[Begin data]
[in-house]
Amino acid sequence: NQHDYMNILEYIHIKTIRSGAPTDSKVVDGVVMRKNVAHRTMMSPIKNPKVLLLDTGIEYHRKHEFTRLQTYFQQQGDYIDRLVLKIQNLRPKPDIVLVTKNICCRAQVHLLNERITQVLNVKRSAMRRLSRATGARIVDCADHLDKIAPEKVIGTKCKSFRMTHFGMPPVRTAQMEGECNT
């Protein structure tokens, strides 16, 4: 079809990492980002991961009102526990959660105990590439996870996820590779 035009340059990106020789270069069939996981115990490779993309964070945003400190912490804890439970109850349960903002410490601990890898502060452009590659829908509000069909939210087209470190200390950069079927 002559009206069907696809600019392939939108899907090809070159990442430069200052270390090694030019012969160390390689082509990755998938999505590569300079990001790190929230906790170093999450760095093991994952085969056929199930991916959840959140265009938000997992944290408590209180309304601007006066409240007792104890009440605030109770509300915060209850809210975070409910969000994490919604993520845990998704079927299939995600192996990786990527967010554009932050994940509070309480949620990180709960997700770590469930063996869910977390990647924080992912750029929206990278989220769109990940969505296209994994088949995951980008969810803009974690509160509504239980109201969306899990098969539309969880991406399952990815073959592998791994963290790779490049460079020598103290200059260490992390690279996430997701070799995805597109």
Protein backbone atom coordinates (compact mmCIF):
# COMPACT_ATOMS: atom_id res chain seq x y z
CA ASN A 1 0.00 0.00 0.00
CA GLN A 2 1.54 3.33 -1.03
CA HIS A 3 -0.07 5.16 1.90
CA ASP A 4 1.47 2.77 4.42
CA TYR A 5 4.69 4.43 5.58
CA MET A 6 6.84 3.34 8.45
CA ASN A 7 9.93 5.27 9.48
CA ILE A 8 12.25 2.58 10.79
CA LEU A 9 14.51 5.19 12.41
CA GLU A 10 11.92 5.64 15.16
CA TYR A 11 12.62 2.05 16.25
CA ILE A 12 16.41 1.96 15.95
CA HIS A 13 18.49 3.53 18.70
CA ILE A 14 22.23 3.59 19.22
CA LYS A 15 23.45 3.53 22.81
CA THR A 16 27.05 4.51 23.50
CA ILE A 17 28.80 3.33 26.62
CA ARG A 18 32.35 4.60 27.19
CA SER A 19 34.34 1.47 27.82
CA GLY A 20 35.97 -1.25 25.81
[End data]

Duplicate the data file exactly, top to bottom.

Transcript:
[in-house]
Amino acid sequence: NQHDYMNILEYIHIKTIRSGAPTDSKVVDGVVMRKNVAHRTMMSPIKNPKVLLLDTGIEYHRKHEFTRLQTYFQQQGDYIDRLVLKIQNLRPKPDIVLVTKNICCRAQVHLLNERITQVLNVKRSAMRRLSRATGARIVDCADHLDKIAPEKVIGTKCKSFRMTHFGMPPVRTAQMEGECNT
């Protein structure tokens, strides 16, 4: 079809990492980002991961009102526990959660105990590439996870996820590779 035009340059990106020789270069069939996981115990490779993309964070945003400190912490804890439970109850349960903002410490601990890898502060452009590659829908509000069909939210087209470190200390950069079927 002559009206069907696809600019392939939108899907090809070159990442430069200052270390090694030019012969160390390689082509990755998938999505590569300079990001790190929230906790170093999450760095093991994952085969056929199930991916959840959140265009938000997992944290408590209180309304601007006066409240007792104890009440605030109770509300915060209850809210975070409910969000994490919604993520845990998704079927299939995600192996990786990527967010554009932050994940509070309480949620990180709960997700770590469930063996869910977390990647924080992912750029929206990278989220769109990940969505296209994994088949995951980008969810803009974690509160509504239980109201969306899990098969539309969880991406399952990815073959592998791994963290790779490049460079020598103290200059260490992390690279996430997701070799995805597109």
Protein backbone atom coordinates (compact mmCIF):
# COMPACT_ATOMS: atom_id res chain seq x y z
CA ASN A 1 0.00 0.00 0.00
CA GLN A 2 1.54 3.33 -1.03
CA HIS A 3 -0.07 5.16 1.90
CA ASP A 4 1.47 2.77 4.42
CA TYR A 5 4.69 4.43 5.58
CA MET A 6 6.84 3.34 8.45
CA ASN A 7 9.93 5.27 9.48
CA ILE A 8 12.25 2.58 10.79
CA LEU A 9 14.51 5.19 12.41
CA GLU A 10 11.92 5.64 15.16
CA TYR A 11 12.62 2.05 16.25
CA ILE A 12 16.41 1.96 15.95
CA HIS A 13 18.49 3.53 18.70
CA ILE A 14 22.23 3.59 19.22
CA LYS A 15 23.45 3.53 22.81
CA THR A 16 27.05 4.51 23.50
CA ILE A 17 28.80 3.33 26.62
CA ARG A 18 32.35 4.60 27.19
CA SER A 19 34.34 1.47 27.82
CA GLY A 20 35.97 -1.25 25.81